I could see a direct correlation between both what I had been doing on placement and my course at University (BA (Hons) Business Studies) and therefore was attracted to apply in late February. The application form had a focus around the qualities that you could bring to the project, your compatibility to working in a team and with others, what you considered to be your greatest achievement and a short CV. I looked at my seven year journey with the Air Training Corps, the experiences I had gained from working for Bosch and my degree, my Gold Duke of Edinburgh Award and my time as the Lord Lieutenants Cadet for Leicestershire. A competency and situation based interview followed before I received an e-mail whilst on an exercise bike to say I’d been successful.
Having saved £1,000 I calculated that it would cost me a further £2,000 to make it from Leicestershire to the Rift Valley. My drive and opportunities of the project compelled me to raise the £2,000 required.
The first place I headed for was the doctors and found out that I would need nine vaccinations before heading out to Africa – which isn’t ideal when you’re not a fan of needles. I am now vaccinated against Rabies, Yellow Fever and both Hepatitis’ and didn’t faint in the process!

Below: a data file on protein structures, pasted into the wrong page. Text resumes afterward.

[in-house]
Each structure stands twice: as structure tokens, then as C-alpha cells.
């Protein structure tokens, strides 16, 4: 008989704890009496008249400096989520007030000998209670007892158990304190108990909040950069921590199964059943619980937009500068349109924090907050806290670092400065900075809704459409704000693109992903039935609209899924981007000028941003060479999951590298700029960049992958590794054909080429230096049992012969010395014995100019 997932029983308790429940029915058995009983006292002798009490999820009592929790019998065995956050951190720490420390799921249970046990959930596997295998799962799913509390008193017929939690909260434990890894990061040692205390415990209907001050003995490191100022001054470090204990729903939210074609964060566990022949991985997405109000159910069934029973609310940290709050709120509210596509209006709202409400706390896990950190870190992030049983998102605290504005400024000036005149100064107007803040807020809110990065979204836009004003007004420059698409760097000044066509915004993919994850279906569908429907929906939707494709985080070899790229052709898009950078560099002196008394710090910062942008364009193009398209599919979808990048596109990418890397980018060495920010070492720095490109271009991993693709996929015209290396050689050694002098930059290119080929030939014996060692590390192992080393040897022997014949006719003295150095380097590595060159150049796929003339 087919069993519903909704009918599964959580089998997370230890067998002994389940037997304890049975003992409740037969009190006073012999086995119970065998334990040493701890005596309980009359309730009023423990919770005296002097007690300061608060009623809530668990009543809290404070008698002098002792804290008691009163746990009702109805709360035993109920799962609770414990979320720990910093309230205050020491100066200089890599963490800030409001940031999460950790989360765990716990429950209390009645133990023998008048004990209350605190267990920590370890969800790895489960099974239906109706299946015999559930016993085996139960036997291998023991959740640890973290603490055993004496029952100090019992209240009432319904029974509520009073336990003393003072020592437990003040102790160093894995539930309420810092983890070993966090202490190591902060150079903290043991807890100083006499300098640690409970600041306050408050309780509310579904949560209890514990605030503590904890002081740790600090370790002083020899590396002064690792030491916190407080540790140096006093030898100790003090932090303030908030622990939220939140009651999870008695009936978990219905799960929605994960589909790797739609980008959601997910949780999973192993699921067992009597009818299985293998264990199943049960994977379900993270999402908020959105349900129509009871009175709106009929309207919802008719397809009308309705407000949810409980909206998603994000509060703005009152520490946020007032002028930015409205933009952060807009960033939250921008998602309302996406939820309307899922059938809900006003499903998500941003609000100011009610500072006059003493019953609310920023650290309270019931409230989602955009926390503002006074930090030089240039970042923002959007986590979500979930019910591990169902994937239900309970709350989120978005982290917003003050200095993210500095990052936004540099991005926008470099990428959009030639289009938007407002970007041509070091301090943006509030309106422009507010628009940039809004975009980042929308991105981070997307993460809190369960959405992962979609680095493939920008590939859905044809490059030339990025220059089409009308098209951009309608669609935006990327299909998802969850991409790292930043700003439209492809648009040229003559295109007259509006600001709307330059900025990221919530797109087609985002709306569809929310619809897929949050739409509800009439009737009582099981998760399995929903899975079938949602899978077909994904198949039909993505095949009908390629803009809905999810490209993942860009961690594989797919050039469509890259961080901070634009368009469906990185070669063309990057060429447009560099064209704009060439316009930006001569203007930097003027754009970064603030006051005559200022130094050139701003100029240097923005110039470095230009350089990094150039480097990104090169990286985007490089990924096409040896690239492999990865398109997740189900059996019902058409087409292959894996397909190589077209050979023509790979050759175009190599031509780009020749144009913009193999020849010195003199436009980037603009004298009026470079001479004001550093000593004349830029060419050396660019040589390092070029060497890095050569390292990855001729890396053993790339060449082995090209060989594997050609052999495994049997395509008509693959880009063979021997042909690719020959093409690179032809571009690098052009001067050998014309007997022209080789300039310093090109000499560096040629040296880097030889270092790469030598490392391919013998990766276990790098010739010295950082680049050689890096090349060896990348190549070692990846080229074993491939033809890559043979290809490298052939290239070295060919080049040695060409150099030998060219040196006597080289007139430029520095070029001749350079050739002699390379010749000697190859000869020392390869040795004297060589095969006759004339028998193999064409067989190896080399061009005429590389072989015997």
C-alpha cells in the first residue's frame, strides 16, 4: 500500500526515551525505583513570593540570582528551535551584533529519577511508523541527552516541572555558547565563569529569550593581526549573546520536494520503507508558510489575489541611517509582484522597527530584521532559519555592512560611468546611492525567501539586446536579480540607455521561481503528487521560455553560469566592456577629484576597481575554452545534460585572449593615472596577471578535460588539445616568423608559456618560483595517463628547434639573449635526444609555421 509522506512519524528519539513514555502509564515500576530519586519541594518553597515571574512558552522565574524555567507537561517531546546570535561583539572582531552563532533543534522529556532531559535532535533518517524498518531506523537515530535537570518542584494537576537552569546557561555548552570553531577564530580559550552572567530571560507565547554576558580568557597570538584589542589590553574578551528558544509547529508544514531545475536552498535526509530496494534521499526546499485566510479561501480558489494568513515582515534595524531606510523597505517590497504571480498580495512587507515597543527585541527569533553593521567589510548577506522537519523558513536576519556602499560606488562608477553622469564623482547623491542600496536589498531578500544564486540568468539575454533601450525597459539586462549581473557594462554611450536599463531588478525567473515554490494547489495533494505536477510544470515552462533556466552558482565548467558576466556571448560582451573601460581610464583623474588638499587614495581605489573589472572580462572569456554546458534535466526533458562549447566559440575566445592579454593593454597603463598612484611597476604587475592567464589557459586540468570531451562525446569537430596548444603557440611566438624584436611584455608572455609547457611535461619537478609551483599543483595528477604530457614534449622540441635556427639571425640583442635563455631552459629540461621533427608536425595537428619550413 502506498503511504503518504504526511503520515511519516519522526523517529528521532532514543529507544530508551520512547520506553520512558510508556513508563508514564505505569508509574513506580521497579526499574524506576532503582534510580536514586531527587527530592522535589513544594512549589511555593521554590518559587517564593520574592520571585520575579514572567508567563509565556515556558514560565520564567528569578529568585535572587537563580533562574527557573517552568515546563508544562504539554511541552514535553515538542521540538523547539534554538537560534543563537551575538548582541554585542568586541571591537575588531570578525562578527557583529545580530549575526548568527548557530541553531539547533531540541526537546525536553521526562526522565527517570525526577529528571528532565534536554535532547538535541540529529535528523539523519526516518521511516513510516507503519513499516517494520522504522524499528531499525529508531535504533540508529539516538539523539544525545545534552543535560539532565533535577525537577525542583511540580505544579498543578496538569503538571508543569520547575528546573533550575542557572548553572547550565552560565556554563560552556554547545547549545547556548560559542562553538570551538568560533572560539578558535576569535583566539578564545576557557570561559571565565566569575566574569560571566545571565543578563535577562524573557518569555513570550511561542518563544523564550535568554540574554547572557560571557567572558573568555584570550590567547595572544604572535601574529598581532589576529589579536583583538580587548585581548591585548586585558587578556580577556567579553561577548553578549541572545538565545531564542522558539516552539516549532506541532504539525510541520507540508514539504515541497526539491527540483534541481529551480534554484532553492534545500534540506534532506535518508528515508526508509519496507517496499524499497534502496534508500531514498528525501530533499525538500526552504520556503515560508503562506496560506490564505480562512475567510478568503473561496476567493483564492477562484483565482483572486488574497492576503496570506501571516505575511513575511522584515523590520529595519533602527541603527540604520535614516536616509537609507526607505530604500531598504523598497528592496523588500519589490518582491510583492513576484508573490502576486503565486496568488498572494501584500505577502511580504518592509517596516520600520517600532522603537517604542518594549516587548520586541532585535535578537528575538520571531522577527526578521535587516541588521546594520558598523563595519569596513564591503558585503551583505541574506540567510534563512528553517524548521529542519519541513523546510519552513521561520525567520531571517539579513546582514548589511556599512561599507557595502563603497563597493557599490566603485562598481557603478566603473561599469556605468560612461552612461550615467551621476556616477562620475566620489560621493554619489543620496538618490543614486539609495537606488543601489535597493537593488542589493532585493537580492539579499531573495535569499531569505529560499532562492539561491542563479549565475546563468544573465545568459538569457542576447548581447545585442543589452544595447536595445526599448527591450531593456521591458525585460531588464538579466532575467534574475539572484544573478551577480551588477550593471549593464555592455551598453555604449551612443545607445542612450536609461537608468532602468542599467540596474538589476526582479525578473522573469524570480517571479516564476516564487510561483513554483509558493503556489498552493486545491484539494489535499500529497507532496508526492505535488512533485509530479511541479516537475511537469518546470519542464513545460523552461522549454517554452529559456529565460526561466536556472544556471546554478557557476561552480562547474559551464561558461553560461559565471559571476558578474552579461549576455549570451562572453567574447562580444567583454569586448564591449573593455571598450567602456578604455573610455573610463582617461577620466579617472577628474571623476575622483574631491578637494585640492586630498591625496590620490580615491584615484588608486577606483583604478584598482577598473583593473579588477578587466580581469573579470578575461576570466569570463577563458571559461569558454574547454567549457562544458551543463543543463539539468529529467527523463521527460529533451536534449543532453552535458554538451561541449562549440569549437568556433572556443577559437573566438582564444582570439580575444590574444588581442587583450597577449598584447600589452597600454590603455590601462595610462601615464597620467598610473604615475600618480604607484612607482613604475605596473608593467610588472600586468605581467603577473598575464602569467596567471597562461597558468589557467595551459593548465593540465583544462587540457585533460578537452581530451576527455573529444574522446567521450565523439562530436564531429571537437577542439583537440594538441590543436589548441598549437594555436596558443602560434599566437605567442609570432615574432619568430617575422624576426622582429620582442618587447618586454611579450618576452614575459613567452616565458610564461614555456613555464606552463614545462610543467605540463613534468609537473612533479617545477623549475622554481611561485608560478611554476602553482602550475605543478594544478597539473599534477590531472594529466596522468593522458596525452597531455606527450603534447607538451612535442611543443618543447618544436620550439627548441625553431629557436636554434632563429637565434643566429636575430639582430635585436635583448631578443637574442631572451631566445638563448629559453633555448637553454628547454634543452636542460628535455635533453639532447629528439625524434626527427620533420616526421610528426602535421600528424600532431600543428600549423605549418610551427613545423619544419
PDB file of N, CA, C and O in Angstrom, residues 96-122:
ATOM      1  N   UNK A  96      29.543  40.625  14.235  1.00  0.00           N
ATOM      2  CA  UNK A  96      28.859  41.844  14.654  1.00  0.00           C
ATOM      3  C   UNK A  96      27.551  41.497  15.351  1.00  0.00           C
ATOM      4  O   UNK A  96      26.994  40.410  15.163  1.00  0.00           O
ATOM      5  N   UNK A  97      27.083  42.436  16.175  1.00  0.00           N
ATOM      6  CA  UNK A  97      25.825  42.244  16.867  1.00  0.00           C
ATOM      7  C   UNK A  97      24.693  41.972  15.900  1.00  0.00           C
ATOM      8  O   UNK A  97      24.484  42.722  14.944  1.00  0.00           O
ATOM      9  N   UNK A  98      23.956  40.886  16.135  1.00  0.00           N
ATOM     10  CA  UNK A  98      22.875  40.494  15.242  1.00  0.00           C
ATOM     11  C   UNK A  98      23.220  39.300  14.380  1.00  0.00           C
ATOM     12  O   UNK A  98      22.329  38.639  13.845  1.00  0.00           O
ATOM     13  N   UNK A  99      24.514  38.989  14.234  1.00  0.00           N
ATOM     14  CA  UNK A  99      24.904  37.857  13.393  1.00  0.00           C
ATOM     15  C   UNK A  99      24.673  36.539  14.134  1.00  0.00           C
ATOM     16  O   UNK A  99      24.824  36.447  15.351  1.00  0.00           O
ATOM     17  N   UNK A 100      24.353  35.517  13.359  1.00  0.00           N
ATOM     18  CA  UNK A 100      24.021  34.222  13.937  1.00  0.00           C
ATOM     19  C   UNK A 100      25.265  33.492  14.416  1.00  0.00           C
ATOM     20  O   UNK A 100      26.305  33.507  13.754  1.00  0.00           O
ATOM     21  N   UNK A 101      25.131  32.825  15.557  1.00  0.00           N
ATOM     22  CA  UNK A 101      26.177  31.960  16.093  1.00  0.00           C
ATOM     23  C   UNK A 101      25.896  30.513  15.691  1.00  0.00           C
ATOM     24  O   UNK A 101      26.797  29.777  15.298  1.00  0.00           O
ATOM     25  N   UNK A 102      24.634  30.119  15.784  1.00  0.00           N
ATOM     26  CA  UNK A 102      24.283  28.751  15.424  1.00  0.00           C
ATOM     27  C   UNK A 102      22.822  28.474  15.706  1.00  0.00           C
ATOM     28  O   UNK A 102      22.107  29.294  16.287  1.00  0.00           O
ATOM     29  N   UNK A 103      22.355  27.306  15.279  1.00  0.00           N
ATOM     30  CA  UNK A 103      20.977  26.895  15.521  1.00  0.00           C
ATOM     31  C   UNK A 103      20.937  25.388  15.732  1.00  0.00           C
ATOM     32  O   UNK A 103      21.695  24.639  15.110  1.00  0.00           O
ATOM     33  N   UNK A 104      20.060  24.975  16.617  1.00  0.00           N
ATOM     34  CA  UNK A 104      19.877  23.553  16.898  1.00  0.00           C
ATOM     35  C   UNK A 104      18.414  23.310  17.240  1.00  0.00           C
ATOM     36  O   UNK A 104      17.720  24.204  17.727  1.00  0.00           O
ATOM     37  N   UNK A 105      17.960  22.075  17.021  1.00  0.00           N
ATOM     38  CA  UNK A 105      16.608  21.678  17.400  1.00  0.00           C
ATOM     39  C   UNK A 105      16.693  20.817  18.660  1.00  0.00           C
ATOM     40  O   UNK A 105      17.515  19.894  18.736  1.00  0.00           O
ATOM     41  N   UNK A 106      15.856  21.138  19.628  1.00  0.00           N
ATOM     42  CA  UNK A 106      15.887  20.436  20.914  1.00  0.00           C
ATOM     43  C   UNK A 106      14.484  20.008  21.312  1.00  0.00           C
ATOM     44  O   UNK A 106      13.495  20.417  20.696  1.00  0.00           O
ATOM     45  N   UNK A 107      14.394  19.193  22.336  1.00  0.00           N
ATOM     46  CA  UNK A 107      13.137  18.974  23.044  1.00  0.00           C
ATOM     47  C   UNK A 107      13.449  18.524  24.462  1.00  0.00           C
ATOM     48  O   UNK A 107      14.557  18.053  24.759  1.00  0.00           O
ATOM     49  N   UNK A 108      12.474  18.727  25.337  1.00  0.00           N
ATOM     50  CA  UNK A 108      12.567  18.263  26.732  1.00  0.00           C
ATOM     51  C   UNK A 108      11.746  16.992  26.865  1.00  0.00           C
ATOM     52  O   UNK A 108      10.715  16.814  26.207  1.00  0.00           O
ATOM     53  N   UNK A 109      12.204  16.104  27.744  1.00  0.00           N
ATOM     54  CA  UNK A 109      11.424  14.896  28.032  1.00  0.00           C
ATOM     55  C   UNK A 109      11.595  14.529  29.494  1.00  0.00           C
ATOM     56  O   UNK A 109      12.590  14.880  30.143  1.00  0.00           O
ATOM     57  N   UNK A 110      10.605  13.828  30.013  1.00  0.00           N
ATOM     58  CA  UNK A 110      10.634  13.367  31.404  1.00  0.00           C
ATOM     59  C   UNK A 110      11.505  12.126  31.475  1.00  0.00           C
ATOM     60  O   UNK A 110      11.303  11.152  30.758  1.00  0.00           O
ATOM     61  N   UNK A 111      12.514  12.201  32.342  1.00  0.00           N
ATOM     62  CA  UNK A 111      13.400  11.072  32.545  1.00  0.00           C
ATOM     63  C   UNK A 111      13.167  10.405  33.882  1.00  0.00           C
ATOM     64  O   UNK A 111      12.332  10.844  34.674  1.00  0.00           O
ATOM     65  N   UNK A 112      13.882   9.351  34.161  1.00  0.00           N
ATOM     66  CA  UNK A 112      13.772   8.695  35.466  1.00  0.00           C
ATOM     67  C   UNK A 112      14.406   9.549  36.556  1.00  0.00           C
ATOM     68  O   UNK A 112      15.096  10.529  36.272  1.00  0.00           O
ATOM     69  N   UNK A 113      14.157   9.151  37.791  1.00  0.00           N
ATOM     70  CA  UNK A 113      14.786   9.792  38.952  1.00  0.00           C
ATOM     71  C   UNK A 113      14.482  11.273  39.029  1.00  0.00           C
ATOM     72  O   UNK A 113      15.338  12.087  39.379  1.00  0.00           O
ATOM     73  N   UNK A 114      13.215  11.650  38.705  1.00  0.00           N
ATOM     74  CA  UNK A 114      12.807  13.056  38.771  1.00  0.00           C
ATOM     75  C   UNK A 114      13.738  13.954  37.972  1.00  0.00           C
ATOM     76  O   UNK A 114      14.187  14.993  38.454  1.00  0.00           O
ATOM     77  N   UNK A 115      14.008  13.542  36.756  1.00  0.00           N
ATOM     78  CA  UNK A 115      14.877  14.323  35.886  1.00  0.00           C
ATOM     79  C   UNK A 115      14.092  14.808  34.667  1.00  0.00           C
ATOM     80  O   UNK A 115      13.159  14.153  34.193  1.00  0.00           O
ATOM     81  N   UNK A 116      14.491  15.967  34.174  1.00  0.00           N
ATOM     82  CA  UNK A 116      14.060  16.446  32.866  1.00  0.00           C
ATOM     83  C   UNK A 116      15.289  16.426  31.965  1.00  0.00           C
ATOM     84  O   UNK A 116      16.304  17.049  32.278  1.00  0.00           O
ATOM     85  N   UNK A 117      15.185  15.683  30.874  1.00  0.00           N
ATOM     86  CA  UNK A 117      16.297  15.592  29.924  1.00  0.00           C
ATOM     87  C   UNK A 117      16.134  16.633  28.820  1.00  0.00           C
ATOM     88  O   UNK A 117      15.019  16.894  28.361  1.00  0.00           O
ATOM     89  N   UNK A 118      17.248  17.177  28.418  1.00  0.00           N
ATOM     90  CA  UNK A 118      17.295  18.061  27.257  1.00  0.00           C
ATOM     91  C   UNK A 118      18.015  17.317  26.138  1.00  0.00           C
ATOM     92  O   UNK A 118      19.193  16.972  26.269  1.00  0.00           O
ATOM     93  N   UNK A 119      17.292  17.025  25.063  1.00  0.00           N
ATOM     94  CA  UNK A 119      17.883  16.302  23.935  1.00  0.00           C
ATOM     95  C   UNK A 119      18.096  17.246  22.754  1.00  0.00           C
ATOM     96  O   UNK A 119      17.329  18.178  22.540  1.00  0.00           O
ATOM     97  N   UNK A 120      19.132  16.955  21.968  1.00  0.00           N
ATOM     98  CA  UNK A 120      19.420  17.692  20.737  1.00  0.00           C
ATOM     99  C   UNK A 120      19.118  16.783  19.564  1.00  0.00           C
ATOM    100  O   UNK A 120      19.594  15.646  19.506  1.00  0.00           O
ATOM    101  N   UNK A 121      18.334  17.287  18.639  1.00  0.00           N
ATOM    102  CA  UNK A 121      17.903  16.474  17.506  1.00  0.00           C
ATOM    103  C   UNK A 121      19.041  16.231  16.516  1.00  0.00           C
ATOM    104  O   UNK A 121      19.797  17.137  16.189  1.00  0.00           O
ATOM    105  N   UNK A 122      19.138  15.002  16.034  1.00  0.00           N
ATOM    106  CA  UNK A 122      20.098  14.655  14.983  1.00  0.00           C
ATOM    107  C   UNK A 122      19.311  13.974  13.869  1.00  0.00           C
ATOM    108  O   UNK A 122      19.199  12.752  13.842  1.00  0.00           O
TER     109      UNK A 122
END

In early April I met with Loughborough MP, Nicky Morgan to discuss the project and get some ideas on how to approach my fund raising. Nicky and her assistant, Jane Hunt had prepared a number of different pieces on ways of funding and where to gain further information on business in Kenya. Nicky spent half an hour in her surgery talking to me and pointed me in the right direction which was a good help. The Leicester Mercury and the Loughborough Echo took an interest and both published articles in their newspapers.
Following the talks with Nicky I was lucky to gain sponsorship from Leicestershire based charities the Sir Andrew Martin Trust for Young People, The Clarke and Summerville Foundation and the Soar Valley Rotary Club. I shall be exchanging the Rotary Clubs pendant with their fellow Rotarians in Africa and it was great to be able to meet with them, as they offered advice on working abroad and in Kenya. They all helped me towards my goal and I really appreciated it!
Before heading to New York for my 21st birthday I heard that my Cousin, Michael Londra would be running in Concerns Spring Run to raise money for their work in poverty stricken countries. I jumped at the chance to join him on the 6km run in Central Park and I now look forward to seeing how their money is spent in Kenya when I visit one of their programmes. Michael’s small team ranked highest in the sponsorship table, which was a great achievement due to the 1,500 competitors!